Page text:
Because what you want and what you paid for is different from what I want and from what I paid for. How's that sit with you?[00:36:00]

Patty Block: Yes, it's also what you're describing is also why I start my own groups,

Right? So I like

being a leader.

Lucas Root: leadership that way.

Patty Block: You don't, but I like being a leader. I like bringing people together. And I get a lot of joy from that. So with the block party, for example, we are all members of another networking group, but I started to notice that division in the group as a whole, that some people were focused on one purpose.

And some were focused on a different purpose and there was that divergence. So I had met all these really wonderful women in this group, and I could tell we're very aligned in how we think and probably why we joined the group in the first place. So I reached out to them and I said, I'm interested in starting a group.[00:37:00]

That's just us. There's no cost. However, is an obligation that you commit to participating in the group and what we're bringing together is that we have a similar way of thinking, how we approach business, how we treat our clients, how we network, all of those pieces. And I've had the opportunity to get to know each of you.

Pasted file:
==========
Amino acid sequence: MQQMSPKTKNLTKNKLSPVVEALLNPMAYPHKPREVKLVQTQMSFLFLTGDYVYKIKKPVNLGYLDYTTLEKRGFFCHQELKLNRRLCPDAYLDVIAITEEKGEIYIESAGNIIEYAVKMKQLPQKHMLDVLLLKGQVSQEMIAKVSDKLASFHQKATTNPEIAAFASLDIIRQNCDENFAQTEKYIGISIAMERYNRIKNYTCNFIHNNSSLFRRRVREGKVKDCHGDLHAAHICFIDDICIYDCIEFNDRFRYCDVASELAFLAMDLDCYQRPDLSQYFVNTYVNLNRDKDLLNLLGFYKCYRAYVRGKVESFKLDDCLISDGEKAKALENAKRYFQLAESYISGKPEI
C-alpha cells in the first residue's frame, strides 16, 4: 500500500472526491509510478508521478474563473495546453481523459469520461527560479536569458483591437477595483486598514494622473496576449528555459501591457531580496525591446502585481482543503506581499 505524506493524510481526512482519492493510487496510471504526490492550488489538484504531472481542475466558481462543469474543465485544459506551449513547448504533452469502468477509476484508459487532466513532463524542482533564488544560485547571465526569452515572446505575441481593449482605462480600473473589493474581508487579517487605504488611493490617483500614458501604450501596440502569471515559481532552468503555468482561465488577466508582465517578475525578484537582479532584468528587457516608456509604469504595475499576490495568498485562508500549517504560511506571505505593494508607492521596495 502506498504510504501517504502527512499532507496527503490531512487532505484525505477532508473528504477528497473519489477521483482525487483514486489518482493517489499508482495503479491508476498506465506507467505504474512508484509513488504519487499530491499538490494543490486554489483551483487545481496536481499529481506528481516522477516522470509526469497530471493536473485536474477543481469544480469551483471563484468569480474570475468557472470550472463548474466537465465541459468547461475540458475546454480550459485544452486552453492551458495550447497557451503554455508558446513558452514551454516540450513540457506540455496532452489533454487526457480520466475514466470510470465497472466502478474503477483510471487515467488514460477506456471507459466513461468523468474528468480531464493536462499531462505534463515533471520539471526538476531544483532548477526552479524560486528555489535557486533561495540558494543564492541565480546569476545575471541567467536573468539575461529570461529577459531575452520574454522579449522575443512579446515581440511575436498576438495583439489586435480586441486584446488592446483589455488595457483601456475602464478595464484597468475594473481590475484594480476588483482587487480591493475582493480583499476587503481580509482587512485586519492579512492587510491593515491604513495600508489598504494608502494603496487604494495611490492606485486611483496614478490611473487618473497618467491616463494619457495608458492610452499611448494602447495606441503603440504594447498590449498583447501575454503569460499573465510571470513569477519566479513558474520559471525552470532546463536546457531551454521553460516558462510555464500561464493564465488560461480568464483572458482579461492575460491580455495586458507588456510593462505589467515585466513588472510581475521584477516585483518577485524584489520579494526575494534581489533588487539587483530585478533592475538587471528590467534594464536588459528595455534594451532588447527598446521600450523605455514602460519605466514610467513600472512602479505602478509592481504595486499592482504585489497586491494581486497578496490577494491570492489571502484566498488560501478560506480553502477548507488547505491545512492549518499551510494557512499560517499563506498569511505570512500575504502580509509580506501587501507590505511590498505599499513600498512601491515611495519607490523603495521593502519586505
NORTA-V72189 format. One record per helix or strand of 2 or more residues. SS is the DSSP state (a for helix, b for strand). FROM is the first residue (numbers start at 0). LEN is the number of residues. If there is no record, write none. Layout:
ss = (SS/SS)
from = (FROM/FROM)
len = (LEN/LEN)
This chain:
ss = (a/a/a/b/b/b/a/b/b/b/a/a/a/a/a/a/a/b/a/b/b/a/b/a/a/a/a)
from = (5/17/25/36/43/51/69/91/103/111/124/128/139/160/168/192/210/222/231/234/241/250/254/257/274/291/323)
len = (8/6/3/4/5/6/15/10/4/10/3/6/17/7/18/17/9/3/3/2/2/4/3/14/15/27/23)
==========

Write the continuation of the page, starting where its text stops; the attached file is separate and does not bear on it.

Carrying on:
But y'all don't know each other

And that's the whole reason I want to start this group because y'all need to know each other. And that is, it's been fabulous. And excuse me, we've been together now for about a year. And one of the women said, you know, I'm thinking about leaving the big group, but that means that I can't be in this group.

Right. And I said, no, that does not mean that we are now our own community. So regard, you know, we met through that larger group. But in my view, [00:38:00] we still can get together and participate in our own community separate from that. And they were so relieved because then two other women said they were thinking of leaving the bigger group.